One of Amazon's Top Twenty Books of 2015 • Selected as both a Publishers Weekly and Kirkus Reviews Best Fiction of 2015 • Longlisted for The Guardian 2015 First Novel Award
"The illiterate lover and eventual wife of a coauthor of The Communist Manifesto is the star of this enthralling work of historical fiction." —O: The Oprah Magazine
"Lizzie has been brought to life with exuberant force." —The New York Times
"Impressive. . . . A memorable portrait of a woman looking for a cause of her own, distinct from the one made famous by her husband." —The Wall Street Journal
"Lizzie is as spirited a narrator as a reader could hope to encounter." —The Minneapolis Star Tribune
Very little is known about Lizzie Burns, the illiterate Irishwoman and longtime lover of Frederick Engels, coauthor of The Communist Manifesto. In Gavin McCrea's debut novel, Lizzie is finally given a voice that won't be forgotten.
Lizzie is a poor worker in the Manchester, England, mill that Frederick owns. When they move to London to be closer to Karl Marx and family, she must learn to navigate the complex landscapes of Victorian society. We are privy to Lizzie's intimate, wry views on Marx and Engels's mission to spur revolution among the working classes, and to her ambivalence toward her newly circumstances.
Yet despite their profound differences, Lizzie and Frederick are drawn together in this high–spirited love story.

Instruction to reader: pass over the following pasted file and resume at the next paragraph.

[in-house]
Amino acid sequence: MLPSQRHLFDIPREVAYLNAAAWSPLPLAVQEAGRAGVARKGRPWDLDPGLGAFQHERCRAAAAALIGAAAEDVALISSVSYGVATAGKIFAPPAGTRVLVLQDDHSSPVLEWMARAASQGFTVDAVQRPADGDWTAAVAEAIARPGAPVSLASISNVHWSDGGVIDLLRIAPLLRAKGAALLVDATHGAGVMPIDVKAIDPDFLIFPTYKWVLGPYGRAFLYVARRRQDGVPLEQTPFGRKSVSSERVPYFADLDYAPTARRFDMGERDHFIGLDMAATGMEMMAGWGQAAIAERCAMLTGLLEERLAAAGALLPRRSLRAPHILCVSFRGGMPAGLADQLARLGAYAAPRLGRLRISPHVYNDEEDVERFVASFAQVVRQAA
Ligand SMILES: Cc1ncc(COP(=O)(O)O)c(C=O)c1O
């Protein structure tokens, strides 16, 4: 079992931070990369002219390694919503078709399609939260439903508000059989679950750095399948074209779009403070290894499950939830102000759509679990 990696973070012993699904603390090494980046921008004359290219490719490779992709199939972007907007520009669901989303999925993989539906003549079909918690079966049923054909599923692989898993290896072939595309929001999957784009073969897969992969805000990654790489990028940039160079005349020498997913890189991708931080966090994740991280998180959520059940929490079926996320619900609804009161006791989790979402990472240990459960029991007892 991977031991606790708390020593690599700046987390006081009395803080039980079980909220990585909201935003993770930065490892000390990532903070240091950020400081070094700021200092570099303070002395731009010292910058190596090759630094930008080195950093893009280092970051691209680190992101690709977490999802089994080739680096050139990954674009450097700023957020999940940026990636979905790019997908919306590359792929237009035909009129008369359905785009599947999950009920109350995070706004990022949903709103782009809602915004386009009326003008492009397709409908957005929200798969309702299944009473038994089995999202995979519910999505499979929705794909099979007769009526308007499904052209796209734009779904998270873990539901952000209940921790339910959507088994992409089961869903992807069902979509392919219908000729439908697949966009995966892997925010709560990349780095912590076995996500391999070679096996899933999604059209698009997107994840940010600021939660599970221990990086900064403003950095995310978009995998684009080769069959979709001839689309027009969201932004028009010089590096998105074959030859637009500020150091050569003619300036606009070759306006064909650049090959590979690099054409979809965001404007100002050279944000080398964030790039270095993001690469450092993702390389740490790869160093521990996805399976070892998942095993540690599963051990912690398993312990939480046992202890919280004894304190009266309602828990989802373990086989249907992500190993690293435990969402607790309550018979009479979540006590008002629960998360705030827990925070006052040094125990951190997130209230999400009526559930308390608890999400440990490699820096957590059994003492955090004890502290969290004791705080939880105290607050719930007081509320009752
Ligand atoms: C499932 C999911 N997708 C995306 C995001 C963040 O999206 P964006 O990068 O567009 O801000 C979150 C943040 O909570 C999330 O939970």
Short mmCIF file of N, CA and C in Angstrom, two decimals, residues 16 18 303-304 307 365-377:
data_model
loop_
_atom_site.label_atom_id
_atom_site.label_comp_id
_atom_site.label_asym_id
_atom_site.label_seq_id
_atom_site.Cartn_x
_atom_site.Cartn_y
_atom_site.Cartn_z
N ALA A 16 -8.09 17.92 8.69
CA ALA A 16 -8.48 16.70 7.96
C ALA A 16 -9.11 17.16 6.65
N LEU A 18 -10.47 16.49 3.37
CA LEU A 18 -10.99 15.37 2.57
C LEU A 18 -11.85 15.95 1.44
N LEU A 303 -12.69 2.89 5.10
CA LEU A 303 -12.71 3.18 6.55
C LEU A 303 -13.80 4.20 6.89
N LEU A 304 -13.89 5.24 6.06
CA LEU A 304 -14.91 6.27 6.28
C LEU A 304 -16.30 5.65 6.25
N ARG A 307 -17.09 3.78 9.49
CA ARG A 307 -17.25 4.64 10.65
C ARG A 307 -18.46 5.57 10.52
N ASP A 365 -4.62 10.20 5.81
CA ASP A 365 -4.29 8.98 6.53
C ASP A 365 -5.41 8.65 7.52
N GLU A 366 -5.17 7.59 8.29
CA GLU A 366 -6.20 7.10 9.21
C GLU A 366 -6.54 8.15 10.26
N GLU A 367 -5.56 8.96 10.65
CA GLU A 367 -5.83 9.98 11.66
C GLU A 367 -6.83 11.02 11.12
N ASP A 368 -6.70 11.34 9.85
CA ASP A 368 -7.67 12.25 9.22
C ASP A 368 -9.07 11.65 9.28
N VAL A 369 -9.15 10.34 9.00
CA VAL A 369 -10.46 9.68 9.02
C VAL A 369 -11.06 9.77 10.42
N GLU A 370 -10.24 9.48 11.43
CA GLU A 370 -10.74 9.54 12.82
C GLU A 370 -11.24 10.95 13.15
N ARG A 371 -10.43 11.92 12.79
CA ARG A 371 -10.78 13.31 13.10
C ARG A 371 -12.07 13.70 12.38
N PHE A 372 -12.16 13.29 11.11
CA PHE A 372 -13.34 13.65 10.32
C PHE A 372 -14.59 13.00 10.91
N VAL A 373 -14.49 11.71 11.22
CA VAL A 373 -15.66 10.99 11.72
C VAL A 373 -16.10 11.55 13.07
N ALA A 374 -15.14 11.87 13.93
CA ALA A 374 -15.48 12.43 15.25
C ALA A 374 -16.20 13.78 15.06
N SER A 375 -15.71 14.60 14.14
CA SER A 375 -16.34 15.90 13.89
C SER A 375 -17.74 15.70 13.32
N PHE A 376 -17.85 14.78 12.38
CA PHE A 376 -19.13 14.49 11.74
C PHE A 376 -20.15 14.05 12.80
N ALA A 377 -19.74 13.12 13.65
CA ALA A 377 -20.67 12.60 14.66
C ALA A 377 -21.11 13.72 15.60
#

McCrea's richly imagined debut novel is narrated by Irishwoman Lizzie Burns, the longtime lover of The Communist Manifesto coauthor Frederick Engels. In 1870, the couple leaves Manchester (where the wealthy Engels family once employed Lizzie at their cotton mill) to reside in London. Lizzie's new life is opulent but empty: she is uncomfortable with upper-class society and excluded from most of Frederick's activities, including his cerebral efforts to liberate her own class. Struggling to find a purpose, Lizzie seeks out her old flame, the Irish radical Moss O'Malley, whose cause always needs funds. She attempts to help the illegitimate son that Frederick had two decades before and seems to have forgotten. Even as she fights for others, Lizzie nurses wounds of her own: she longs to be married, despite Frederick's disdain for such conventions, and she fears that he will never forget her deceased sister Mary, who was his former lover. McCrae gives the illiterate Lizzie a vivid, convincing voice, sparkling with energy and not untouched by pathos. Her sharp, pragmatic observations offer a human perspective on historical icons . But the heart of the novel is the beautifully realized romance between Lizzie and Frederick: a mismatch of values and temperaments, yet also a tender and complex bond.